Lyme Gave Me a New Appreciation for “Scrubs”

You never get warned about how boring being sick is.

And when I was on treatment for chronic Lyme last year, that’s exactly what is was. And also excruciating, pathetic, painful, depressing, etc….

Netflix was one of the many TV providers that helped to get me through it. Specifically the show scrubs.

Source: https://media1.giphy.com

Not only is the show hilarious, it’s surprisingly profound and at times uplifting. But also, it brings to light diseases that people don’t often hear about. Specifically episode 1 of season 7: My Own Worst Enemy.

Dr. Cox has a patient that he really likes, which is a problem for him because he doesn’t like having positive feelings toward people. Anyway, Dr. Cox thinks the patient has Lyme disease based on his swollen lymph nodes, abdominal pain and heart palpitations.

I’ve been admitted to the hospital for those exact symptoms but I didn’t have a Dr. Cox to call the diagnosis.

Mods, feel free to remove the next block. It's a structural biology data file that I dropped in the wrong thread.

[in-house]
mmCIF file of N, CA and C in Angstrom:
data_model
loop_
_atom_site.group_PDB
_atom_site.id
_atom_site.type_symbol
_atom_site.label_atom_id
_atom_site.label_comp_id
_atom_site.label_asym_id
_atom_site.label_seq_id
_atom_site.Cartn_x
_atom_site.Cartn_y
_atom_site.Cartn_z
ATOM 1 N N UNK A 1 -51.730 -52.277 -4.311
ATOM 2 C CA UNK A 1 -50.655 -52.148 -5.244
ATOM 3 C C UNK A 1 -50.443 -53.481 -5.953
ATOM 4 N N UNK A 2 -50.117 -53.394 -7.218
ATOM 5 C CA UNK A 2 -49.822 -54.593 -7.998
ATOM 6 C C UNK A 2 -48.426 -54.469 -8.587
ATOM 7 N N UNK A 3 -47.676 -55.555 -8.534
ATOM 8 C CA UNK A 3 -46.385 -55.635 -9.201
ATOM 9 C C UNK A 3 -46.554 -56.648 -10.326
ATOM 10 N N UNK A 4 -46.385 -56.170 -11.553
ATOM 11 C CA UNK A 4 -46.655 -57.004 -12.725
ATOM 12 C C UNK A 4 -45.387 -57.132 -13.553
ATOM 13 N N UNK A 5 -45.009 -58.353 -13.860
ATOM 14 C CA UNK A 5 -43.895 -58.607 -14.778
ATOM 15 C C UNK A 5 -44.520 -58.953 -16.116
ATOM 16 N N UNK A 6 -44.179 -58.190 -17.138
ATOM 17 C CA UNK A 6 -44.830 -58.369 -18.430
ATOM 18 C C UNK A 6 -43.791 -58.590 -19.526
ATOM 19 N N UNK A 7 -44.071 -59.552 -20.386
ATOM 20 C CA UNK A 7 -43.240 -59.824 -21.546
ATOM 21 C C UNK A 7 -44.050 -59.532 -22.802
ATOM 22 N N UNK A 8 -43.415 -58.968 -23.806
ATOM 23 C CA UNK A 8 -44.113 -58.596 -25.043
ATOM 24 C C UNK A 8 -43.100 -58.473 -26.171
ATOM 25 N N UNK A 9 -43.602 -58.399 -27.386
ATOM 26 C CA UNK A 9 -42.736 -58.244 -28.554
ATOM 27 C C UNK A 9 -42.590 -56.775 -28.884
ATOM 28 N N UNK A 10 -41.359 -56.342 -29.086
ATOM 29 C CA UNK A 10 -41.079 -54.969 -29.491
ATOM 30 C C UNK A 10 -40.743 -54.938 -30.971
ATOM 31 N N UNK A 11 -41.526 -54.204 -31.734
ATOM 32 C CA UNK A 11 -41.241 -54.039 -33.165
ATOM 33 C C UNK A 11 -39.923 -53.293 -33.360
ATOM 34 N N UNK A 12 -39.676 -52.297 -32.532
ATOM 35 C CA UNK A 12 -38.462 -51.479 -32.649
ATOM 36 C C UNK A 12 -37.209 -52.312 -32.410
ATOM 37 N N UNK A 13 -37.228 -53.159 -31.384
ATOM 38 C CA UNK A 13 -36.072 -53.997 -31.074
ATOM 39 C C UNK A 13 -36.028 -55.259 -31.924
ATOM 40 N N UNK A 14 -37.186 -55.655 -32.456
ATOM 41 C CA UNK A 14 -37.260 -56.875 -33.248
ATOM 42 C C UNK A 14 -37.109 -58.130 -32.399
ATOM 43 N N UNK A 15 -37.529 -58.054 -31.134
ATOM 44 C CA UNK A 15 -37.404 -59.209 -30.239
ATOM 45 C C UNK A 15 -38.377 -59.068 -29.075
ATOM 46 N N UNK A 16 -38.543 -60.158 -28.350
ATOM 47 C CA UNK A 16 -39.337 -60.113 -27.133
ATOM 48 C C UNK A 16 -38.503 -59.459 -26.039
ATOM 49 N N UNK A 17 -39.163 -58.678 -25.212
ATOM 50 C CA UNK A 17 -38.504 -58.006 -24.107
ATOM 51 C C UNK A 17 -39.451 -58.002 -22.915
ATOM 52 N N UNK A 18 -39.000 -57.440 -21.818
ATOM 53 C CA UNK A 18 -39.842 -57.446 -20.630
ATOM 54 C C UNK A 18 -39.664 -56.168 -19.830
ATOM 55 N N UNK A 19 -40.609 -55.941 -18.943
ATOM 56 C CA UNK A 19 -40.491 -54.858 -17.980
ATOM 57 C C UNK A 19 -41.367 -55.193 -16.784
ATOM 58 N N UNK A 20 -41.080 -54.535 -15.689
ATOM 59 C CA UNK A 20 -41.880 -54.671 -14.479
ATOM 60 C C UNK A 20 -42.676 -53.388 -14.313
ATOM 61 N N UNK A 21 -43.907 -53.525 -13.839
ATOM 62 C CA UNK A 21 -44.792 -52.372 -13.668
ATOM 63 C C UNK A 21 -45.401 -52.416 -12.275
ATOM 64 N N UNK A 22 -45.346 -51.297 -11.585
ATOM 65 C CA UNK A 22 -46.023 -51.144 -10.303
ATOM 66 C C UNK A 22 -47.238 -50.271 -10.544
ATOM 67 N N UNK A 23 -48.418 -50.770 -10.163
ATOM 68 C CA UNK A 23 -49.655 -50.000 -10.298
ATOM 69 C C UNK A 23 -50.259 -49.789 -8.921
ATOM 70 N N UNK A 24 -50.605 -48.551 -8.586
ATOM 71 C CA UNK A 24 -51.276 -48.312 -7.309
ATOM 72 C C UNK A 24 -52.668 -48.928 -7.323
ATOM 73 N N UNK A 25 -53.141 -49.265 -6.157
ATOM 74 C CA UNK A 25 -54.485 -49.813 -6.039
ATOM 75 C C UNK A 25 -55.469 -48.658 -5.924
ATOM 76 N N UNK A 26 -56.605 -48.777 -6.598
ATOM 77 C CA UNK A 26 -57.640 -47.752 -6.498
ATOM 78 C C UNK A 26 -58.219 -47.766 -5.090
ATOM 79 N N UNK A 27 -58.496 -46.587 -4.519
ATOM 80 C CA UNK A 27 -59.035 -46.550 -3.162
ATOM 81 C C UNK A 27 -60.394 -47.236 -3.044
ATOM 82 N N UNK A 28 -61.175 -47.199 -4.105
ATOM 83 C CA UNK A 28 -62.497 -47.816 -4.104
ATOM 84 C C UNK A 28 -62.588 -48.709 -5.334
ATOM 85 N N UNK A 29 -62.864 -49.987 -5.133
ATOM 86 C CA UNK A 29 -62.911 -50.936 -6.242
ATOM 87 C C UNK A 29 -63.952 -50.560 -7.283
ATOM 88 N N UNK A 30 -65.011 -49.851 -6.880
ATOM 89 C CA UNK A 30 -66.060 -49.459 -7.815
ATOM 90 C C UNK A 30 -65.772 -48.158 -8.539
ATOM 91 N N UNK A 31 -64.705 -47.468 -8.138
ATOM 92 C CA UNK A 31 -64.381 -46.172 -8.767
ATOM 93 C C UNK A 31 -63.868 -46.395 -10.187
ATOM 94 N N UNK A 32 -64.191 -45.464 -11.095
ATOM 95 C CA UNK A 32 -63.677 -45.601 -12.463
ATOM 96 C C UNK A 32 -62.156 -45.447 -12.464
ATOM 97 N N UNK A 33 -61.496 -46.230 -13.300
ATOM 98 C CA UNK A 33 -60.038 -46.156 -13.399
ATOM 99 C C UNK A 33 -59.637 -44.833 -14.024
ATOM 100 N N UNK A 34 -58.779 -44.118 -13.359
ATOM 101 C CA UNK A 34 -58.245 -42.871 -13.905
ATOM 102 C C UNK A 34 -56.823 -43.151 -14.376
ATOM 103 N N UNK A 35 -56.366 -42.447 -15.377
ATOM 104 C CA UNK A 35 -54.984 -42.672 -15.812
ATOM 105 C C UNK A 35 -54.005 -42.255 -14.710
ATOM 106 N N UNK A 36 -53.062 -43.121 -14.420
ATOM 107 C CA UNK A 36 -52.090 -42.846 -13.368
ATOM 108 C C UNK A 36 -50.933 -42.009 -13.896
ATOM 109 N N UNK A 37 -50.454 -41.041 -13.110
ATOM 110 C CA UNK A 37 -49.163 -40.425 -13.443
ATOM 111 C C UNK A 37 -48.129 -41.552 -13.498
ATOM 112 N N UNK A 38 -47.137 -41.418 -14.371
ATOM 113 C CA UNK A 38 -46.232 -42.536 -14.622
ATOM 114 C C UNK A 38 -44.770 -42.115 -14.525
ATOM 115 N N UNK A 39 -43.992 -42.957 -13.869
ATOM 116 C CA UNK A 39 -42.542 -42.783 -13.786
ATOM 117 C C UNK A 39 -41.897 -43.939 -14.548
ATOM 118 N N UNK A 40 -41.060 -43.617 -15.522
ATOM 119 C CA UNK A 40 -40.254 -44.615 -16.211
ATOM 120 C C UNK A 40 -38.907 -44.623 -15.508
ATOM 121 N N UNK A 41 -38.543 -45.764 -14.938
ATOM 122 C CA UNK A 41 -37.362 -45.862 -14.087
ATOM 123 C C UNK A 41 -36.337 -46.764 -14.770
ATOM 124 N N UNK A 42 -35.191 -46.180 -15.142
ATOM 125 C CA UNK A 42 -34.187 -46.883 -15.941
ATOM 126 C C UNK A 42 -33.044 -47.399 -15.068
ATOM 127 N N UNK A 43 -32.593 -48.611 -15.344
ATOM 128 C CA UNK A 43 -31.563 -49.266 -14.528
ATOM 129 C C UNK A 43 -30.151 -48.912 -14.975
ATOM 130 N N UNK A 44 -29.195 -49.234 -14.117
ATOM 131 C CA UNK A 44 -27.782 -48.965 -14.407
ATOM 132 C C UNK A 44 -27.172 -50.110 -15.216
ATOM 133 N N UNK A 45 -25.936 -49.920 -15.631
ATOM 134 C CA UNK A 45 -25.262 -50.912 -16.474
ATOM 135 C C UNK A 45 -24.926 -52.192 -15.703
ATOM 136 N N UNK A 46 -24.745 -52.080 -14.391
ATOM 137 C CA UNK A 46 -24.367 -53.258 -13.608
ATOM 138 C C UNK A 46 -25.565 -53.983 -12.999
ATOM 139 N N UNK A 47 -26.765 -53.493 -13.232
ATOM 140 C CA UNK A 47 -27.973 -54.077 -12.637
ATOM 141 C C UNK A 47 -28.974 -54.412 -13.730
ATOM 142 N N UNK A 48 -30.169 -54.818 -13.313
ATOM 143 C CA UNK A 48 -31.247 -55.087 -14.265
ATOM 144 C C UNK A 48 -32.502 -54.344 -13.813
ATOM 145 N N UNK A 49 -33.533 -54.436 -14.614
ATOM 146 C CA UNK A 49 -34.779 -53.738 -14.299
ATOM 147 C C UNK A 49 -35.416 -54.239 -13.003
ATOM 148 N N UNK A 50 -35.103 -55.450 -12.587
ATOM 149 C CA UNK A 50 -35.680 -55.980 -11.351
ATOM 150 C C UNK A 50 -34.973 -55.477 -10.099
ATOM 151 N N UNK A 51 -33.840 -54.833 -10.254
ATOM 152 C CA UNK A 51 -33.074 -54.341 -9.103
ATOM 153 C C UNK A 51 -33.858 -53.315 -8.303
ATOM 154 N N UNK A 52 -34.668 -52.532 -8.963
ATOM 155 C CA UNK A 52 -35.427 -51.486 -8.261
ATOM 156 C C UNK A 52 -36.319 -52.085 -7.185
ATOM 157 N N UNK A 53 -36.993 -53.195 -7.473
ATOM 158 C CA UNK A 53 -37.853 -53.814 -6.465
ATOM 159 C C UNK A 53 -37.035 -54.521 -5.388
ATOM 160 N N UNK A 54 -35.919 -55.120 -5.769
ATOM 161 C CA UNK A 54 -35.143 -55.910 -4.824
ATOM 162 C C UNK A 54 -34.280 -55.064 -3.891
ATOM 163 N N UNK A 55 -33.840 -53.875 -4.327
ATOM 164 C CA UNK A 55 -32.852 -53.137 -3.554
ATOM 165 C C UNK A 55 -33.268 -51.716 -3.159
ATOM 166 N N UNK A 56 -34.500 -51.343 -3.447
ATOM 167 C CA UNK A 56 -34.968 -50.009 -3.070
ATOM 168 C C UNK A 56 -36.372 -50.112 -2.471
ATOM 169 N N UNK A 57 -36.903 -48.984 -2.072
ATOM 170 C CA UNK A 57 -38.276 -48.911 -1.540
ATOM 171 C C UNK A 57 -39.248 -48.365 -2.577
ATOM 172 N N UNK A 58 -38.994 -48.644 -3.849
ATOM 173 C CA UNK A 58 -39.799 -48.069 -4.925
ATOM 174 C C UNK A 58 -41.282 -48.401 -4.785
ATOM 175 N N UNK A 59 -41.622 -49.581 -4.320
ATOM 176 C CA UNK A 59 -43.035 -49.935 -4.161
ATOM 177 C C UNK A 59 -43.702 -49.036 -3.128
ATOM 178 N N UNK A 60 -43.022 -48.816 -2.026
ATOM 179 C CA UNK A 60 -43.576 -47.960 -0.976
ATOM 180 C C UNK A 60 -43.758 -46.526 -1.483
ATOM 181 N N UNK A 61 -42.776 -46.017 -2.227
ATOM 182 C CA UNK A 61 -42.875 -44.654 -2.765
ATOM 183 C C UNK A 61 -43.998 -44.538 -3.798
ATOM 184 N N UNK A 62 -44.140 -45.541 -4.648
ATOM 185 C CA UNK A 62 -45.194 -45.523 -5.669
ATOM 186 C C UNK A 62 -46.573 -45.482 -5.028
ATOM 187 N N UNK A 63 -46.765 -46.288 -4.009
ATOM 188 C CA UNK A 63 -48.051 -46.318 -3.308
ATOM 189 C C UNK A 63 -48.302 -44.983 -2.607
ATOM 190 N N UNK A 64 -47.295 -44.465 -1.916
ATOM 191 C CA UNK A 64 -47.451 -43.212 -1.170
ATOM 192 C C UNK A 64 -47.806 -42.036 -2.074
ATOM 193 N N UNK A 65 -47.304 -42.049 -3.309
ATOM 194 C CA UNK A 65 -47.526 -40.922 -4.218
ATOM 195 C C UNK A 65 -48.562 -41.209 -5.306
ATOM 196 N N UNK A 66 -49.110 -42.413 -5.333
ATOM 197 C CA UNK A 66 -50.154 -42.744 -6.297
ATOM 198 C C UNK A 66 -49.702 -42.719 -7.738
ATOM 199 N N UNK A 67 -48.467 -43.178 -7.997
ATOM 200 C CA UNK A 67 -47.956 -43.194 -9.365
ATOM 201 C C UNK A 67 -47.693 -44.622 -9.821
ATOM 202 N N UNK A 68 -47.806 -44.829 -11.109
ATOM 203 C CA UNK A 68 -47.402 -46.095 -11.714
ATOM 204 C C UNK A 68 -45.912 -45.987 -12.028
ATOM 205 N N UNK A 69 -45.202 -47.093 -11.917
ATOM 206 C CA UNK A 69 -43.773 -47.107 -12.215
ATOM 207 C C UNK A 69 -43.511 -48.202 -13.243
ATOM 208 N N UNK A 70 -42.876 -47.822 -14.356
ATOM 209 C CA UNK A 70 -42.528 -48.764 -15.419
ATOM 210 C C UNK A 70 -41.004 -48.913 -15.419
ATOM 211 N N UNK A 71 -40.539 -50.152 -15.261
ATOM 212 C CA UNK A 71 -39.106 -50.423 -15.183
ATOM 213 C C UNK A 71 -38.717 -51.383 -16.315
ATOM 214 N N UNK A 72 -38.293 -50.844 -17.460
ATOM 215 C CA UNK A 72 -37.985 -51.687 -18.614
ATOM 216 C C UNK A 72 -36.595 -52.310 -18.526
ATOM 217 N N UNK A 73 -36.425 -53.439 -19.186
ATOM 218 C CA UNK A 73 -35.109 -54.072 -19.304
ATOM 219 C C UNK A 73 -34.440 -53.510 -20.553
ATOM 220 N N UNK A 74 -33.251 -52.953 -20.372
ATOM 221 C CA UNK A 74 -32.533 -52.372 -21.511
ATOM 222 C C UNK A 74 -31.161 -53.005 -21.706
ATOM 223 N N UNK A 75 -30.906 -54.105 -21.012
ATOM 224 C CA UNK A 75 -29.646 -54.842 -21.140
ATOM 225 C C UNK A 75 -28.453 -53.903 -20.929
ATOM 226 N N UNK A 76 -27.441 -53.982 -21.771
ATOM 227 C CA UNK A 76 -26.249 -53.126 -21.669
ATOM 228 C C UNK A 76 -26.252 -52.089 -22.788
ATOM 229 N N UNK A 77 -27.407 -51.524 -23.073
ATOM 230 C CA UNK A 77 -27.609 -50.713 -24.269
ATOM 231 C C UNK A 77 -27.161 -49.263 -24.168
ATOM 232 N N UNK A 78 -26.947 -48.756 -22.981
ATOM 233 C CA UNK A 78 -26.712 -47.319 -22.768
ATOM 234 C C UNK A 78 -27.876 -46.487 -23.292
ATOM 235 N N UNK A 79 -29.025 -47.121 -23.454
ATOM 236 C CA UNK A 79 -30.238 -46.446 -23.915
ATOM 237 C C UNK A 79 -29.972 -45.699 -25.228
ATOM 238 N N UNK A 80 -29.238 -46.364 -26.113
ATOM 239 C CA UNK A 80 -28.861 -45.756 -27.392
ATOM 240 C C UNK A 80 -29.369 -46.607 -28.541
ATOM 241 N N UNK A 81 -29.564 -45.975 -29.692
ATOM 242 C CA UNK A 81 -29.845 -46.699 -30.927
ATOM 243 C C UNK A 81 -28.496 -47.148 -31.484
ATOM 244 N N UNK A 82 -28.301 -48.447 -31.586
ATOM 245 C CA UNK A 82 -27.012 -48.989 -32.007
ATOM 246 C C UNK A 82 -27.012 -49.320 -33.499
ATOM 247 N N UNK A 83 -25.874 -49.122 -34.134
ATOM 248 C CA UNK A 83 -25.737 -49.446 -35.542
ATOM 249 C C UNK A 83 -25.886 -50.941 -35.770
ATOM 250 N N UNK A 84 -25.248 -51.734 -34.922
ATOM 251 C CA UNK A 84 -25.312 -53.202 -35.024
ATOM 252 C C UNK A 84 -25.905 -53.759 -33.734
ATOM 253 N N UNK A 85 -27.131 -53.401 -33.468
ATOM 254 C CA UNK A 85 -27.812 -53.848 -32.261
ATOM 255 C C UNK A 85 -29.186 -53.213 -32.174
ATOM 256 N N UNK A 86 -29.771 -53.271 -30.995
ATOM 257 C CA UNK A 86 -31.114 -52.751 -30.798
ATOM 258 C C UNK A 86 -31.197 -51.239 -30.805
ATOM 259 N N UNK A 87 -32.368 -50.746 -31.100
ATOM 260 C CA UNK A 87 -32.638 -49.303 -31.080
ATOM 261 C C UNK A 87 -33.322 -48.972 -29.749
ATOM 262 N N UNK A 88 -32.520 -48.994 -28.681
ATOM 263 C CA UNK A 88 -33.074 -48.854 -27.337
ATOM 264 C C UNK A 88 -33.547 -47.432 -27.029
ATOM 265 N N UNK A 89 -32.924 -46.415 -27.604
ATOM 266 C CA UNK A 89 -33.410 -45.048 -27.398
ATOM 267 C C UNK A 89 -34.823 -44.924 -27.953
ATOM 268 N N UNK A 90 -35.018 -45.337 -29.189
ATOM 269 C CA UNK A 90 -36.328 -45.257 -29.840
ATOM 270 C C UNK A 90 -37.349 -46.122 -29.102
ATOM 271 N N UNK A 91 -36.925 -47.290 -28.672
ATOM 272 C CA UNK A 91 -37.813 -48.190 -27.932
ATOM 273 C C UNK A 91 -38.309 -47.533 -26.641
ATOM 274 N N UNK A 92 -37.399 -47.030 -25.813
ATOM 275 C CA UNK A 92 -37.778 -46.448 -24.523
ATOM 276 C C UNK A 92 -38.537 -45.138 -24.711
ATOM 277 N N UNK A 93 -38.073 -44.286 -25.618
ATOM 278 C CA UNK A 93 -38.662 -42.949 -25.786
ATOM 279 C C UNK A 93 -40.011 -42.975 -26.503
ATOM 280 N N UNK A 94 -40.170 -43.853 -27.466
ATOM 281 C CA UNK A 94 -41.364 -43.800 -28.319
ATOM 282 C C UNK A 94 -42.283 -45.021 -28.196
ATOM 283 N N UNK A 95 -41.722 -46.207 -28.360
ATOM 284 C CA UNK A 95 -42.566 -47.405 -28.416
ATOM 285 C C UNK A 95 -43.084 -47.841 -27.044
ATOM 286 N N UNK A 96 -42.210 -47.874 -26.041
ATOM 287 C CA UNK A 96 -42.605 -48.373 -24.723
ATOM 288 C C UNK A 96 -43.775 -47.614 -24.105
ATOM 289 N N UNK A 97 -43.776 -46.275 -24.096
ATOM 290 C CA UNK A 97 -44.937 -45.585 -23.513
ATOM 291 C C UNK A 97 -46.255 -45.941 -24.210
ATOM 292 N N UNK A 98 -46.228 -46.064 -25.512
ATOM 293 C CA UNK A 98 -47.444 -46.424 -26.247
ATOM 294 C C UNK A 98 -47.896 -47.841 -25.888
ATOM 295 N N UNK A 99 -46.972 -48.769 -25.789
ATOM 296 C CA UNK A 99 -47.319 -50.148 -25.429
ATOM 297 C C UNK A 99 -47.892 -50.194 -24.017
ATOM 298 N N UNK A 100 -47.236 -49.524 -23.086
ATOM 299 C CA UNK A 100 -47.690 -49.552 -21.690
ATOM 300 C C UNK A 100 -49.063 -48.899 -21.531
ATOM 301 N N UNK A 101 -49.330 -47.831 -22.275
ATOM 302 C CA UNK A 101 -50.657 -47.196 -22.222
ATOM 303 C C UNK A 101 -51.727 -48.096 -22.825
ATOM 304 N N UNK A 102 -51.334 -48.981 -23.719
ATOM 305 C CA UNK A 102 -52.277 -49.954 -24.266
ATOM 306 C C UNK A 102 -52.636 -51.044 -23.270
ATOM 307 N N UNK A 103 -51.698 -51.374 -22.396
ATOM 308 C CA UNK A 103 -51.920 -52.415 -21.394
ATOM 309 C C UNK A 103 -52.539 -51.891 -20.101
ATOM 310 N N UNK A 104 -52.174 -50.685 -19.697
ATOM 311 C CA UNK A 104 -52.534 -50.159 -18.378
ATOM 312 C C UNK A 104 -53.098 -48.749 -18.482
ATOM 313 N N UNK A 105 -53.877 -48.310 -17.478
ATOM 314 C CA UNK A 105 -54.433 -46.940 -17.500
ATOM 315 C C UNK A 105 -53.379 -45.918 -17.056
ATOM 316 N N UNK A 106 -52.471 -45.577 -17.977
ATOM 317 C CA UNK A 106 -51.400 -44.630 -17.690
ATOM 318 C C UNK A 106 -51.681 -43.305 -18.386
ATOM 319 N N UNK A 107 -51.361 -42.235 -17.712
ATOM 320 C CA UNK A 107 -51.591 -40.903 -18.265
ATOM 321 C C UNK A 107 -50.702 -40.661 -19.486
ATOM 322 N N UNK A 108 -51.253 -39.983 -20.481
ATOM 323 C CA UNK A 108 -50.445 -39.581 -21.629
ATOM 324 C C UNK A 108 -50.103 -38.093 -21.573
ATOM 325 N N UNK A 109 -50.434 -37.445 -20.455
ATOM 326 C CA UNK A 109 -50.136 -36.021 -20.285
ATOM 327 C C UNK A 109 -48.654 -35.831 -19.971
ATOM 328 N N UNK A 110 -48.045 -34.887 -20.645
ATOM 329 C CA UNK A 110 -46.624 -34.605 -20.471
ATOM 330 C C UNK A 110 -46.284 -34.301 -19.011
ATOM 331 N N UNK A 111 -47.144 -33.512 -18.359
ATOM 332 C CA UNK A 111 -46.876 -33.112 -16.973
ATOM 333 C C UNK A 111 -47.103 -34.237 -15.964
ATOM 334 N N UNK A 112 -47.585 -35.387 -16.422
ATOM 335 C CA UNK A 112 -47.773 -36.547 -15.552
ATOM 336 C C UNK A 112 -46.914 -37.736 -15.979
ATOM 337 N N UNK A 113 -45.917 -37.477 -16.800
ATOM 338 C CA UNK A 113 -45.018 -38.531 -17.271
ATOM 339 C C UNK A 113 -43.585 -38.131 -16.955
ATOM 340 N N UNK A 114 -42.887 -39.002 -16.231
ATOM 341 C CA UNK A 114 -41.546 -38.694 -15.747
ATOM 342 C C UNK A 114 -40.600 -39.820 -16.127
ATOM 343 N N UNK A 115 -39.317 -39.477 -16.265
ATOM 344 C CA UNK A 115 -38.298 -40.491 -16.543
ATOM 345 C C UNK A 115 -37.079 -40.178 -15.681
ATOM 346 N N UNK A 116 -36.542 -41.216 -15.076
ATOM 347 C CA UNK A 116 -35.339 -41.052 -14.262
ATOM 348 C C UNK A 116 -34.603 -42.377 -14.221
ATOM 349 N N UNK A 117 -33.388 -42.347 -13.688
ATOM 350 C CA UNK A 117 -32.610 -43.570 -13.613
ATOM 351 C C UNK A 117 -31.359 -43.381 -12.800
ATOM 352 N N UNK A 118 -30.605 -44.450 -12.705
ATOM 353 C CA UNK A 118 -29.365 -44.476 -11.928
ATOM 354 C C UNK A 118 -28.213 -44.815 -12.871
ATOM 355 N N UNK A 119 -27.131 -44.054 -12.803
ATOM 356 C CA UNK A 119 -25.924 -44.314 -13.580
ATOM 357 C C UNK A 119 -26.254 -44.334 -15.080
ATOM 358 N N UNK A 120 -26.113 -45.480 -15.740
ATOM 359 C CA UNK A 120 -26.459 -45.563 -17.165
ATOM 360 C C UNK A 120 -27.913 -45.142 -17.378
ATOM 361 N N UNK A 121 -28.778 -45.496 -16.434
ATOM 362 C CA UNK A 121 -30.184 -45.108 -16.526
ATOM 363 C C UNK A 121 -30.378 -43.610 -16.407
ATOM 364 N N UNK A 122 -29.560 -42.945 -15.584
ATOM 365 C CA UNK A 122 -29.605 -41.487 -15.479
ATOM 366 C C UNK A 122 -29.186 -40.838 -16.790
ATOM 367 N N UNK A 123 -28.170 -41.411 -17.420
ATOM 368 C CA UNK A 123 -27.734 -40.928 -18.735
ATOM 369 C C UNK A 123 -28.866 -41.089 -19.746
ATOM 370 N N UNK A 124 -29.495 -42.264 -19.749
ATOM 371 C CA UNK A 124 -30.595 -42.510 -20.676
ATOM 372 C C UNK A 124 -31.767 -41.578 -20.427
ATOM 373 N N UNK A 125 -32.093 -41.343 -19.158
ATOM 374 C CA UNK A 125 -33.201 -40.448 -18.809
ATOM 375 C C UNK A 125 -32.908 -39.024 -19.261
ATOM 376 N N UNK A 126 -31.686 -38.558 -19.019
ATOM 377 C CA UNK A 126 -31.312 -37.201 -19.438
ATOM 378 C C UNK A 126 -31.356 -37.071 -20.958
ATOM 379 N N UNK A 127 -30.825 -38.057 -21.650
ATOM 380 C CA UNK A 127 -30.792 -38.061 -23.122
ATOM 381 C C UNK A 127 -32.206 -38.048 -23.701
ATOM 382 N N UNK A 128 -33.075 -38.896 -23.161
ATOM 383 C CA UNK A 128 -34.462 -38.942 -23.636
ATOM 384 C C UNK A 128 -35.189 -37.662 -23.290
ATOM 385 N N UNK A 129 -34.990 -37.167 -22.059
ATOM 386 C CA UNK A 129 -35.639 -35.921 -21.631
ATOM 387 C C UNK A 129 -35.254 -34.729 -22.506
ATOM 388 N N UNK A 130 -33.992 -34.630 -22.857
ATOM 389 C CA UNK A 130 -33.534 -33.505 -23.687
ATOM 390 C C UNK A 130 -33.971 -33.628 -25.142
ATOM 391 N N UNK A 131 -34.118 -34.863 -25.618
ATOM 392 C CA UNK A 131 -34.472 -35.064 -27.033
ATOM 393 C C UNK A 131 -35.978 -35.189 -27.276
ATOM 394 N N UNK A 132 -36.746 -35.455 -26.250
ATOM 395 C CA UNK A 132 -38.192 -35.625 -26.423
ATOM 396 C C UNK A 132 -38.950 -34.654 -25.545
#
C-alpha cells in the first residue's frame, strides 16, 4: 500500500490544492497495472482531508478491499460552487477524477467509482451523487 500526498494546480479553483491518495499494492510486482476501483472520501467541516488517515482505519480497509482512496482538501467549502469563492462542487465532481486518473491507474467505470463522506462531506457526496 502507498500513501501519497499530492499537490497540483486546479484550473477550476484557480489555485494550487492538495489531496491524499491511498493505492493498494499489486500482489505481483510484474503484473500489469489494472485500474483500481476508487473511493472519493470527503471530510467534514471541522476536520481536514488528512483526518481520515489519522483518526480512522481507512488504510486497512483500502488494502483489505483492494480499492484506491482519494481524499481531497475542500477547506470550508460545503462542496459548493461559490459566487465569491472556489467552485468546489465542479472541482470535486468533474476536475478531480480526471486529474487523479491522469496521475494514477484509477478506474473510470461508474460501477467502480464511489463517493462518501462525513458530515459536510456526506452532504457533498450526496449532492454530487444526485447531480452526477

But they can’t find a tick bite on the guy anywhere, which means they can’t treat him because insurance won’t cover it.

WHAT?! Insurance won’t always cover the treatment of Lyme?! No surprise there.

Eventually through Occam’s razor problem-solving, they figure out the tick bite is under the patient’s hair and are able to treat him with “100 milligrams of Ceftin”.

Obviously the world of Lyme isn’t nearly as simple as a TV show. But at least they demonstrate that Lyme can be puzzling to diagnose, insurance won’t always help, and symptoms can mimic other conditions.


What are some of your favorite TV shows to watch when sick? Let us know in the comments below or submit your content here.

Jessica Gladwell

Jessica Gladwell

Jessica Gladwell is one of PW's consultants and patient editors. She has lived with late-stage, chronic Lyme and POTS since circa 2002. She has also served as a caregiver to close family members with late-stage, chronic Lyme. Before diagnosis, she served as a business consultant for a large corporation and PM for a small digital branding agency. Now, she is proactive in the rare and neurological disease community, spreading awareness and advising on matters of health and lifestyle when living with a chronic illness.

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